She was an unlikely politician – a social worker and teacher with a passion for community organizing — but has rapidly risen in local and state government, earning a reputation for successfully working across the aisle to pass, often unanimously, some of the most significant mental health legislation in decades.
In 2012, she made a similar grassroots run for the state Assembly, was easily re-elected and last year won a state Senate seat representing San Joaquin County, a wide swath of Stanislaus County and Galt in Sacramento County. She has successfully shepherded multiple, complex mental-health bills into law, including a major Assembly measure last year, AB 1976, which significantly strengthened “Laura’s Law” to give families one of the few legal avenues to get seriously mentally ill relatives into treatment.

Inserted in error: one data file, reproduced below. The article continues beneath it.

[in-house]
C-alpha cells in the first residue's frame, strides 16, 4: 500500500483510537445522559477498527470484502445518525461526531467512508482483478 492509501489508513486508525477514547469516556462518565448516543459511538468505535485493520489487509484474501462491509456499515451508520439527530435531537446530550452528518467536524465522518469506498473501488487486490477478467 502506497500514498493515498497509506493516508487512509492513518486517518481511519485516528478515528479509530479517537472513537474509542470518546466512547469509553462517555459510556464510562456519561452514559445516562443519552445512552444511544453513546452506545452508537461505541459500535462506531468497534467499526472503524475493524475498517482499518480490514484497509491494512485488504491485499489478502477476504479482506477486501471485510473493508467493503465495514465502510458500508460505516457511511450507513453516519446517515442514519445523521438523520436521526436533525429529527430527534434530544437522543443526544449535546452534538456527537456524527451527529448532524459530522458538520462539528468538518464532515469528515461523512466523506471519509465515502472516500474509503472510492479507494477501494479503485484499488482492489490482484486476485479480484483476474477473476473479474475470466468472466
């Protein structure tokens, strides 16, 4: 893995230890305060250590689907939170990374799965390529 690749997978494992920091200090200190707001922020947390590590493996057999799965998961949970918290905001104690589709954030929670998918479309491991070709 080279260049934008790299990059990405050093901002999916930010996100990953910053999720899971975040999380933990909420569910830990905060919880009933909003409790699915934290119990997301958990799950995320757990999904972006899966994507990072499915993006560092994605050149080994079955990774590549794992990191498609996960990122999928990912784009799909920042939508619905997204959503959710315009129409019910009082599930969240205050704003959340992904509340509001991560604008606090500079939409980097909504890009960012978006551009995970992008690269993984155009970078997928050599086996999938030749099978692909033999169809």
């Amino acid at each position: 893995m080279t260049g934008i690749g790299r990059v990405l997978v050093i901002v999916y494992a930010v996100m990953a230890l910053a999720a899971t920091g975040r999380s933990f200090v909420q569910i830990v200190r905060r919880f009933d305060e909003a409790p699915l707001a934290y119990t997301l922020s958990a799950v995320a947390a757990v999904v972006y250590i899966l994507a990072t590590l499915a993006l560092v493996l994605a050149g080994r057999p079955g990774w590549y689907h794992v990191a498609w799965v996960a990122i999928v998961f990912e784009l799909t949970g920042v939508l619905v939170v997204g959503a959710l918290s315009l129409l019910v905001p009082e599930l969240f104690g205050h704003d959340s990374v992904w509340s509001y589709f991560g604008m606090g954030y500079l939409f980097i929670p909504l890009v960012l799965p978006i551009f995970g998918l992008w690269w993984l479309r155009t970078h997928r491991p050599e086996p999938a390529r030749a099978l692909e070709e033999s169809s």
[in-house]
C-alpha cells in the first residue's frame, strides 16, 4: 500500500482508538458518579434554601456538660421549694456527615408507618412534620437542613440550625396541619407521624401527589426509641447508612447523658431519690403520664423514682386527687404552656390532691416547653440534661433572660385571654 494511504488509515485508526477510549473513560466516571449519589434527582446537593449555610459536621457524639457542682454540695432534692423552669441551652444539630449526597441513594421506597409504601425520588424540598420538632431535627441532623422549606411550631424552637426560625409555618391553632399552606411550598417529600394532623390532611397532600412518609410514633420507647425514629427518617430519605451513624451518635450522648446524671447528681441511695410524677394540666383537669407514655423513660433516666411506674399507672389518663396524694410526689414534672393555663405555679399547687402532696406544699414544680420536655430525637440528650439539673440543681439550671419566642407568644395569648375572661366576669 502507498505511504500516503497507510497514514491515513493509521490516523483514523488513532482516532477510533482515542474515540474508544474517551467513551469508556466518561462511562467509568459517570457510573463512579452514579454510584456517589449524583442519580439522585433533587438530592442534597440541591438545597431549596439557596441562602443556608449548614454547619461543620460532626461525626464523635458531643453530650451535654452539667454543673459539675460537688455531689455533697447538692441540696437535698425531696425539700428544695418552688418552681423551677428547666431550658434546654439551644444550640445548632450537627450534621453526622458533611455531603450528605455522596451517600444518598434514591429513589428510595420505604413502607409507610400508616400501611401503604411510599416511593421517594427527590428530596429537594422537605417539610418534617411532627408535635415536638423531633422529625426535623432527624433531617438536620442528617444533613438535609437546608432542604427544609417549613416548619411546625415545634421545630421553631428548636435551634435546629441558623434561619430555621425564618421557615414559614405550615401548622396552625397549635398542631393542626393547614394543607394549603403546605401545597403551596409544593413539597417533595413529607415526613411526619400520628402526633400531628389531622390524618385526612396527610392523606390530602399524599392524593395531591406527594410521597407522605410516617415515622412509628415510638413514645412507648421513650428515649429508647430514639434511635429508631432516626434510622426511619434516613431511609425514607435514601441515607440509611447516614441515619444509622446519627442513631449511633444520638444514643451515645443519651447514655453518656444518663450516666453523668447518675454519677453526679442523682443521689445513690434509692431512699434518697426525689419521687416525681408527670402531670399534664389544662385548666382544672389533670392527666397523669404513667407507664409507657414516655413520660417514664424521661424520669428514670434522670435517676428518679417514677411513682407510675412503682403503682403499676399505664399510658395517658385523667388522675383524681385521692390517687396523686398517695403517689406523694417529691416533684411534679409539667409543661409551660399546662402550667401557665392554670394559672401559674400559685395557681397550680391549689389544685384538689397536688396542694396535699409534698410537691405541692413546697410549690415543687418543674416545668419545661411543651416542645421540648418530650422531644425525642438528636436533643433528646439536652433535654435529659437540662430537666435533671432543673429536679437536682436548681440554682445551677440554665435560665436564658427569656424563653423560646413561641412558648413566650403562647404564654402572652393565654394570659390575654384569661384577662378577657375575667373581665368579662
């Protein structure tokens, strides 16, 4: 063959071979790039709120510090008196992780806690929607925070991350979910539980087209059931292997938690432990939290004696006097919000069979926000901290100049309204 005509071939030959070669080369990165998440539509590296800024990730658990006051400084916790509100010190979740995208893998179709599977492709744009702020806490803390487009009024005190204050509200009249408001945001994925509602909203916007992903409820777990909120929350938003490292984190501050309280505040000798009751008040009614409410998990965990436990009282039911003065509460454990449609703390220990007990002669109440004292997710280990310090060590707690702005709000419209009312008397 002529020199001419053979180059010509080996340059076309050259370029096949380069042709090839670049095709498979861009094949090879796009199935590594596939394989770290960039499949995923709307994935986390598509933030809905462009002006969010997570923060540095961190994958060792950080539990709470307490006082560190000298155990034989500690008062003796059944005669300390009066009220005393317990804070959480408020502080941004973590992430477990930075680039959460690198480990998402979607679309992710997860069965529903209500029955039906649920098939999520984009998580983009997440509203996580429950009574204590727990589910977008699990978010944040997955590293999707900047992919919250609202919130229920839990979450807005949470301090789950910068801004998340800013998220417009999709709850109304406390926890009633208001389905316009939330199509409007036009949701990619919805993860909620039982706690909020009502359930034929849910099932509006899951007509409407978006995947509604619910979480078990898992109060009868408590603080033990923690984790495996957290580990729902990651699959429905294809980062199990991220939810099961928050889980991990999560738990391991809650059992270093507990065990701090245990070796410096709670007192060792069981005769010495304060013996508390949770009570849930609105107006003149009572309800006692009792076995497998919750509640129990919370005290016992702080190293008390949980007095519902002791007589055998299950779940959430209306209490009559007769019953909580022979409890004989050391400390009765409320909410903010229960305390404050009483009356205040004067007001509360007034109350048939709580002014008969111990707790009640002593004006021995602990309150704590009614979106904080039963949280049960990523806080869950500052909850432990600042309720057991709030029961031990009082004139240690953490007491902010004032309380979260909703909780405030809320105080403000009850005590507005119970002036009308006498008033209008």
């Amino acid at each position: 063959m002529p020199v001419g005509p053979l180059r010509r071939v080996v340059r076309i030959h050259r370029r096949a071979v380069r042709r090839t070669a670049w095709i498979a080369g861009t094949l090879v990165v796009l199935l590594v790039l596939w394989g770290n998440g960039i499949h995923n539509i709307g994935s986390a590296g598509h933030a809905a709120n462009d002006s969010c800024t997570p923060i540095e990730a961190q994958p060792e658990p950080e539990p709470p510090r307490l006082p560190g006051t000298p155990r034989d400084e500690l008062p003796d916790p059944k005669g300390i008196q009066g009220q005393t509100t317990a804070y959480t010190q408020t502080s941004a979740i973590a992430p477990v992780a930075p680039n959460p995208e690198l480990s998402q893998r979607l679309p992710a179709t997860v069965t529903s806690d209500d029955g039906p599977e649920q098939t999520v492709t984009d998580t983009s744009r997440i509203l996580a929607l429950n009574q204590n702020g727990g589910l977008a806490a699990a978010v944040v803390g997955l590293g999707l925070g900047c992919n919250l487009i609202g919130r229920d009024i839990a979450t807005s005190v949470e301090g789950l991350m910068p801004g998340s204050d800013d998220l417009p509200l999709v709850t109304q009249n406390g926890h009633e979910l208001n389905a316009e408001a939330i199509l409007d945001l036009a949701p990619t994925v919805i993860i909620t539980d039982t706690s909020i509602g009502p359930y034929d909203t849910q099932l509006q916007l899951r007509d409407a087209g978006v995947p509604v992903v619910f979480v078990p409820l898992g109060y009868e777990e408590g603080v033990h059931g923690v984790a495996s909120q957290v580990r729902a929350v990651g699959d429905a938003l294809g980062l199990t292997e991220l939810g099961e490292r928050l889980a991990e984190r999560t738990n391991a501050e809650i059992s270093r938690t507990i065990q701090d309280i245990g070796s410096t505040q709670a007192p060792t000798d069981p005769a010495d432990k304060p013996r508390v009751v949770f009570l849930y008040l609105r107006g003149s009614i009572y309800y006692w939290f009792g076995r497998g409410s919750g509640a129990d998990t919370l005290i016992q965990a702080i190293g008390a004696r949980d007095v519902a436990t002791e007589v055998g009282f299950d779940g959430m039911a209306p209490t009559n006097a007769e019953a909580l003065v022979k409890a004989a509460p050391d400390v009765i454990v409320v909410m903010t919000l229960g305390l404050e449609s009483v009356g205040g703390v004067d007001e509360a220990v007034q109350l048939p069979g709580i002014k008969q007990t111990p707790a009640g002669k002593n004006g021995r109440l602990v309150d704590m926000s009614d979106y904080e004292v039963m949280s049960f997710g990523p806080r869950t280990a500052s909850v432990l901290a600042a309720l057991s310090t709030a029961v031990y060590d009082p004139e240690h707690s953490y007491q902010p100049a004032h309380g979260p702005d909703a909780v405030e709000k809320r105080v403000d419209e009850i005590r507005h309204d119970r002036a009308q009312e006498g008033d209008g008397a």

Passed nearly two decades ago, Laura’s Law (Assisted Outpatient Treatment, or AOT) has been successfully implemented in many California counties — reducing hospitalizations, incarceration, homelessness and saving public funds. But it was not made permanent until Eggman’s legislation, nor did it require counties to hold public hearings and explain why they did not have such programs, as AB 1976 did. It was passed unanimously last year, and has since been adopted in 30 of California’s 58 counties, including all of the larger ones.
Eggman introduced six mental-health reform measures in the Legislature this year. Two of the most significant bills were unanimously approved and sent to the governor before the Legislature adjourned on Sept. 10, and one was extended into next year: